Climate-change predictions, even for 2050, seem hopelessly far in the future, and tainted by politics, guesswork and subjectivity. Thinking about the present seems more do-able, while thinking about tens or hundreds of thousands of years in the future appears starry-eyed and abstract. But Ialenti believes the exact opposite is true. What’s abstract (in the sense of detached from reality) is what Ialenti calls “a manic fixation on the present”, and not being able to think about humanity thousands of years hence.
Ialenti is less interested in the conclusions reached by the Finnish experts than by their audacious aims, which are to develop methods to break free from what he calls our “shallow time discipline”. He then tries to devise ways to retrain our habits to encourage humans to think long-term; for him, Deep Time Reckoning is not a stale academic treatise but more of a “practical toolkit”.
This toolkit includes high-school civics classes devoted to teaching long-term developments: of the universe since the Big Bang 13.8 billion years ago; of Earth since 4.5 billion years ago; of Earth’s life, dinosaurs and humans; and of the evolution of languages and technologies. It envisions school pupils reading about futuristic visions by Ray Kurzweil and Marxist descriptions of world utopias.
Ialenti even asks his university students to examine the tools that the insurance industry uses to protect companies against future calamities, and the methods that the Catholic Church uses to maintain institutional continuity. Practised over generations, Ialenti thinks, such an education would eventually make deep time thinking “less wacky and aloof”, and more second-nature.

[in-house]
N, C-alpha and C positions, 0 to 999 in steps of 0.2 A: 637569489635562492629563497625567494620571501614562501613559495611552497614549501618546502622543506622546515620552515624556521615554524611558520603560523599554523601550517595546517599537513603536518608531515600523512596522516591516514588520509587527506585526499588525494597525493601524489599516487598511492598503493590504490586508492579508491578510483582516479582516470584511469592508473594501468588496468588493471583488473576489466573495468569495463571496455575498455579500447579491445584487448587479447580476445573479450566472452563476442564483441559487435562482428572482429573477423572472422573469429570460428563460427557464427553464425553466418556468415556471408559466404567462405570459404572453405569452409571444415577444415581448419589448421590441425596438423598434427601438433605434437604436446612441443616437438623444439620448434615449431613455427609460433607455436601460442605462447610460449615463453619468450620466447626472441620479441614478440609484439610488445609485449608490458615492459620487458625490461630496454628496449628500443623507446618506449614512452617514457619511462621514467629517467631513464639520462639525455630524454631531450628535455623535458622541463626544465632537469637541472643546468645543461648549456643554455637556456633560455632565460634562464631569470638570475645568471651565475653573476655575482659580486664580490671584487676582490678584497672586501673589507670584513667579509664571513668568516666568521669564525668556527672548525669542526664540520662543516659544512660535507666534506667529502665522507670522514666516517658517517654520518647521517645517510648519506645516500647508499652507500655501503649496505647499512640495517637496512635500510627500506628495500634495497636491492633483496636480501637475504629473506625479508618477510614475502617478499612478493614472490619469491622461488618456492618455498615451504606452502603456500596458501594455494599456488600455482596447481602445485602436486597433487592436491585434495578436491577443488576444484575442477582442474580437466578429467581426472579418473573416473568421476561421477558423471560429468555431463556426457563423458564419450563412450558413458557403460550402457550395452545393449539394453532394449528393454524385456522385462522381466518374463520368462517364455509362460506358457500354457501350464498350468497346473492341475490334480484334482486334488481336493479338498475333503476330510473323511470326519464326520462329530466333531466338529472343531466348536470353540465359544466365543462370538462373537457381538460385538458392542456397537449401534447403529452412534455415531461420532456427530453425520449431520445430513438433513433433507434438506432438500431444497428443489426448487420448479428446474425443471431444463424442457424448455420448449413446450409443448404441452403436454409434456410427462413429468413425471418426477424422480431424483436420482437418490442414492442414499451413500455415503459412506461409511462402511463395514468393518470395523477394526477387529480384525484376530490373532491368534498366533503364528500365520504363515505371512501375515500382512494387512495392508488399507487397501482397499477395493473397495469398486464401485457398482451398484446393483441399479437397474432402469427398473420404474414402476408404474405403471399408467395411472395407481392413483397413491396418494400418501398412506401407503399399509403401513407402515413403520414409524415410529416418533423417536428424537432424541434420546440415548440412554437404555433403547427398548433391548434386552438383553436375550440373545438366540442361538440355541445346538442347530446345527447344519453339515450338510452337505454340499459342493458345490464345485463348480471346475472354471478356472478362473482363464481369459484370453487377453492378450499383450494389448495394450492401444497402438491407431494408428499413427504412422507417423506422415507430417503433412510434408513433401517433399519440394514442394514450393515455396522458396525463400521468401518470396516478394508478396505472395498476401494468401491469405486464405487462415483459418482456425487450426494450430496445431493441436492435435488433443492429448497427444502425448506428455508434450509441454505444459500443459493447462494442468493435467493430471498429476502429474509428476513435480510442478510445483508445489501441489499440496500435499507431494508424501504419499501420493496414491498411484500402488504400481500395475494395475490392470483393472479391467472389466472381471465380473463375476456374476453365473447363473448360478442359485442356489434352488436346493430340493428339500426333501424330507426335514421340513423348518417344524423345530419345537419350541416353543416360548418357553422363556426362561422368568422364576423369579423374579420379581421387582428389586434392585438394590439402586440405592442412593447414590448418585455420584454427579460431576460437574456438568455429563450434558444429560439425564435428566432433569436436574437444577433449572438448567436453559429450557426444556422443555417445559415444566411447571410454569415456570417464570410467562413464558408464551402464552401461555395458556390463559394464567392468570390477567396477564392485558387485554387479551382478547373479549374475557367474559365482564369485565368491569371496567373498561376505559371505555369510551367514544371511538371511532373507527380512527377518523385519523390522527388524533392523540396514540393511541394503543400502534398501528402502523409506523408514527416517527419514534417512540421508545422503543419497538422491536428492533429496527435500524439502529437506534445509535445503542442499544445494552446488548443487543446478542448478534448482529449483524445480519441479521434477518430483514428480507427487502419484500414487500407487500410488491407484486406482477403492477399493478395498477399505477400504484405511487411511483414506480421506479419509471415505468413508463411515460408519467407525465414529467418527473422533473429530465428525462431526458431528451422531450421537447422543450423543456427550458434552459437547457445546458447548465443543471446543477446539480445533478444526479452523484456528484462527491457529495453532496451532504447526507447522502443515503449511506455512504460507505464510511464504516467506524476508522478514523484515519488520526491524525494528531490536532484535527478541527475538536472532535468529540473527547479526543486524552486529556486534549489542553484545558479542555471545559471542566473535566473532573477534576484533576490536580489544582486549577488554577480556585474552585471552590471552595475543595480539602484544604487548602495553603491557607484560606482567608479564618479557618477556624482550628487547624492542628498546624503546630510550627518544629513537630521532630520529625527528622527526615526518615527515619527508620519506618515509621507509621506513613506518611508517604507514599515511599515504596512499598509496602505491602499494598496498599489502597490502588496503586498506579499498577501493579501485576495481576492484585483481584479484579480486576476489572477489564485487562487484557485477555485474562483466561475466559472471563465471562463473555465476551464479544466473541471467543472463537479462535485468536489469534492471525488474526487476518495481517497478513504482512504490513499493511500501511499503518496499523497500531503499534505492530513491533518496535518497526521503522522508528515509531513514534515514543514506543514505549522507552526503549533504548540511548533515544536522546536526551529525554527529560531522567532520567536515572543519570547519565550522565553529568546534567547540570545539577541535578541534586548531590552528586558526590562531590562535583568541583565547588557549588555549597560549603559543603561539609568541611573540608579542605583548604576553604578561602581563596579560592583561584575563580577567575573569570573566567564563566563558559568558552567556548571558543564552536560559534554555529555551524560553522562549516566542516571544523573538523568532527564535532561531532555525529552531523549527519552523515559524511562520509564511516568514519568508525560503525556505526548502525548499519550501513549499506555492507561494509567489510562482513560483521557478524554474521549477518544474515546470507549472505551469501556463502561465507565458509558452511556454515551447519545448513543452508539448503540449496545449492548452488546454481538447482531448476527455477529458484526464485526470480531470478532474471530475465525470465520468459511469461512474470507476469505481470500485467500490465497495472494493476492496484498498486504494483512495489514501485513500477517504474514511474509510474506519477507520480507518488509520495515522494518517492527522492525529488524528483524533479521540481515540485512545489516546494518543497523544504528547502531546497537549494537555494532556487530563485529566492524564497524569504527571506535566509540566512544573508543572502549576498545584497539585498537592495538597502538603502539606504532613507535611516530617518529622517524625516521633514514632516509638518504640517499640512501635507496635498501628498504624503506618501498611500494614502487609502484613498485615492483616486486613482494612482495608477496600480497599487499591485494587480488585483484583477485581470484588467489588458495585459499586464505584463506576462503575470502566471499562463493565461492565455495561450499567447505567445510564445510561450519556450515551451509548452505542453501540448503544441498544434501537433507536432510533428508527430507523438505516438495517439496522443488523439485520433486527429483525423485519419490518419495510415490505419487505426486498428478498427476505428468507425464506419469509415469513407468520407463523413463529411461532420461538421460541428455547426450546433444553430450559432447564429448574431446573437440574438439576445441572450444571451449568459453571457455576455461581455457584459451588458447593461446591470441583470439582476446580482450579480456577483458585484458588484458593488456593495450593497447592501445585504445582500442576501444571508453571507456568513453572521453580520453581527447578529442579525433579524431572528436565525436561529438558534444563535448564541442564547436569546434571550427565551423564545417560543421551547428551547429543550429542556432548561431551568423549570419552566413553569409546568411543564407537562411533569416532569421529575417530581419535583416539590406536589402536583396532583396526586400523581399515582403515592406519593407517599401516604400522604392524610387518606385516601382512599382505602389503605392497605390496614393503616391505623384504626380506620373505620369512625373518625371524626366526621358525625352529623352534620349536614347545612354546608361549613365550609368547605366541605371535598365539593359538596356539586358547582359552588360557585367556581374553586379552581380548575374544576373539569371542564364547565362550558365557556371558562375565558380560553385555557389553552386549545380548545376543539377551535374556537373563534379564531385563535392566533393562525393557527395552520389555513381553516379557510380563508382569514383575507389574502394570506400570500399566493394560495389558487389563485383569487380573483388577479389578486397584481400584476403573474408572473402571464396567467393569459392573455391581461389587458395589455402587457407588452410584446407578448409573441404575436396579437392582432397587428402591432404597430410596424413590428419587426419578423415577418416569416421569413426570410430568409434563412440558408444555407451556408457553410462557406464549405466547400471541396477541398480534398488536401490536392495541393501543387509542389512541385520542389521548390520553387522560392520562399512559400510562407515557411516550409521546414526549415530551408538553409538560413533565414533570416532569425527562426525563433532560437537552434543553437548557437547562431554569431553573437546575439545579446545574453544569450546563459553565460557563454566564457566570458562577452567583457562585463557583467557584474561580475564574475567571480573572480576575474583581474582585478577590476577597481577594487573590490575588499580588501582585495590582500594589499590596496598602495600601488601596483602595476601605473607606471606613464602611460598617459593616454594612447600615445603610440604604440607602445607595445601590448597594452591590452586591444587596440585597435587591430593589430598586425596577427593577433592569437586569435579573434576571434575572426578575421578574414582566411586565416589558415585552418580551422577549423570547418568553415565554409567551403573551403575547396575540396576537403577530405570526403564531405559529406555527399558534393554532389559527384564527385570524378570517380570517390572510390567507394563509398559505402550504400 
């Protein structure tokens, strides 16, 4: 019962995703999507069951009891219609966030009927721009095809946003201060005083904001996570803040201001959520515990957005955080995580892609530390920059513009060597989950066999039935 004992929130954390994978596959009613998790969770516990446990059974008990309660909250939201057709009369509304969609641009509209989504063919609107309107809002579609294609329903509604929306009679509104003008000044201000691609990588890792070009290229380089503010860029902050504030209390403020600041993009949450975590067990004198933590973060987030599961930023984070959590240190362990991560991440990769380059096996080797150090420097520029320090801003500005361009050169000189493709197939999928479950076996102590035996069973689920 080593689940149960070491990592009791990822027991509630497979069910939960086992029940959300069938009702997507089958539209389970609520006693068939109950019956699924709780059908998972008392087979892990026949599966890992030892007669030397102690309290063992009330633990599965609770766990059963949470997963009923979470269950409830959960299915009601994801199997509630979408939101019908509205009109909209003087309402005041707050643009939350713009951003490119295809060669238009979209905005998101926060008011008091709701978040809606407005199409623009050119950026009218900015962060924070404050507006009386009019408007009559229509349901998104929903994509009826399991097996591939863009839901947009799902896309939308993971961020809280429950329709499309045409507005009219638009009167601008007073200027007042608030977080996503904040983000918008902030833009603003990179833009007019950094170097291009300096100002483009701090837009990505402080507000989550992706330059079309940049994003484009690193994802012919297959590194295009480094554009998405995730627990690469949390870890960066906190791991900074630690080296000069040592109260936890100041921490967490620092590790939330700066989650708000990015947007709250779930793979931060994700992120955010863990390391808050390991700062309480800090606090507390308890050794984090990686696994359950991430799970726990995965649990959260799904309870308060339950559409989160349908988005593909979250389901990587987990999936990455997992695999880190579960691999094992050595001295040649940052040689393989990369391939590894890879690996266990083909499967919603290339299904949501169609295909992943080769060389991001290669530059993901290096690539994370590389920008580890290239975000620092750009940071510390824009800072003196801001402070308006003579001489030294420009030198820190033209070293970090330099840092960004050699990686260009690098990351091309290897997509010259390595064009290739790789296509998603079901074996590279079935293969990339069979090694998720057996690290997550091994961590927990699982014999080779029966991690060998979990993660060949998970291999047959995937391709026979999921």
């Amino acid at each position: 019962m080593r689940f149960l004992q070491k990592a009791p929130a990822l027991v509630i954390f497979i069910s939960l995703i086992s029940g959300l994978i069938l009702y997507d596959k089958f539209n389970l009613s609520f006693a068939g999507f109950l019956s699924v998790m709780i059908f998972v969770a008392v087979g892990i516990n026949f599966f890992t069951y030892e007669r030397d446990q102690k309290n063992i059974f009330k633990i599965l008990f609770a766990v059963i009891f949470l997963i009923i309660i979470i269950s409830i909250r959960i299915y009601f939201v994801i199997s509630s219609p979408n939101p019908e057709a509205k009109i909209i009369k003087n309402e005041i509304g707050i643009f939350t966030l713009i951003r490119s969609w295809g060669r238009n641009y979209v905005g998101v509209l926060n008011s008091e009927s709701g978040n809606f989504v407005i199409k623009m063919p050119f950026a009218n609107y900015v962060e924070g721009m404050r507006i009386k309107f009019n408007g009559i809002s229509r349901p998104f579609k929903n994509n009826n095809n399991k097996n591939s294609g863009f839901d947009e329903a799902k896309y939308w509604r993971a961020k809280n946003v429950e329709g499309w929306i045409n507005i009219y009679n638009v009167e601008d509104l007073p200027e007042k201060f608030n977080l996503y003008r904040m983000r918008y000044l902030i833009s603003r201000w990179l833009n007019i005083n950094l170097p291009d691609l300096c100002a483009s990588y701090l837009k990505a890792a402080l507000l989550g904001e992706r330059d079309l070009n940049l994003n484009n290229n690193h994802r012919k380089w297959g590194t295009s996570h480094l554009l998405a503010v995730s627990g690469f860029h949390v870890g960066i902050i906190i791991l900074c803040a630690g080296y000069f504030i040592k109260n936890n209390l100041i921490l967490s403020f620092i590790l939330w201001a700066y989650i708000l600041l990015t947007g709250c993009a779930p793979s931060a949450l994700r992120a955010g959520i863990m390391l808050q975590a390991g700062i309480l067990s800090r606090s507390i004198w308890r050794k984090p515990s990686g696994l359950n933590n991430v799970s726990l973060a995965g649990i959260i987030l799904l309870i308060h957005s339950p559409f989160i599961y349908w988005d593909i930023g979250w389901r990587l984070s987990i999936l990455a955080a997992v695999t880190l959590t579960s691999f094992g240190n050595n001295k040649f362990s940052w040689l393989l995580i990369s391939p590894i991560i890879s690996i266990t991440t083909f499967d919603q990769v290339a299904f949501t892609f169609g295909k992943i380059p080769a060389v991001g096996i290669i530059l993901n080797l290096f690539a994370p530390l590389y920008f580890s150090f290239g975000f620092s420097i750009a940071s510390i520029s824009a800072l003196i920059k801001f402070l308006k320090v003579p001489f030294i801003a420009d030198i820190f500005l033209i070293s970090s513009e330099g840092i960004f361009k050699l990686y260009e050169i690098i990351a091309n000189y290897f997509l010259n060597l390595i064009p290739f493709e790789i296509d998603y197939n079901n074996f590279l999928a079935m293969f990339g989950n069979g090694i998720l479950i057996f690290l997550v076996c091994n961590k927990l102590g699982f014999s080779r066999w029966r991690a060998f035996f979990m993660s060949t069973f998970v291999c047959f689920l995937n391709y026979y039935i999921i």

Ialenti proposes a range of details in his deep-time-thinking world that are more New Atlantis than Republic. His deep-time-thinking world has monuments, but they are to volcanoes, glaciers, asteroid collisions and other testimonials to deep time. Internet competitions and TV gameshows are devoted to preparations for and speculations about the future. Even the screensavers of his utopian world remind computer users of deep time. The United Nations, meanwhile, might support institutions with names like “Global Deep Time Reckoning Association”, precursors to which, he thinks, already exist in organizations like the Planetary Society and the Aspen Institute, a global non-profit think tank.
The critical point
Plato meant the Republic to be a beacon for humans to think about justice in the present, not as the blueprint for an actual city to be realized in the future. After all, if you head straight towards a lighthouse, you usually end up on the rocks.
Somewhere in deep time looms a catastrophe that we don’t yet have the imagination to envision, nor the will to confront. Ialenti thinks he finds in the Finnish nuclear-risk experts glimmerings of what it might take to cultivate the human behaviour needed to do so. Humanity’s long-range hope, Ialenti suggests, hangs on what we might call the Finlandization of the planet.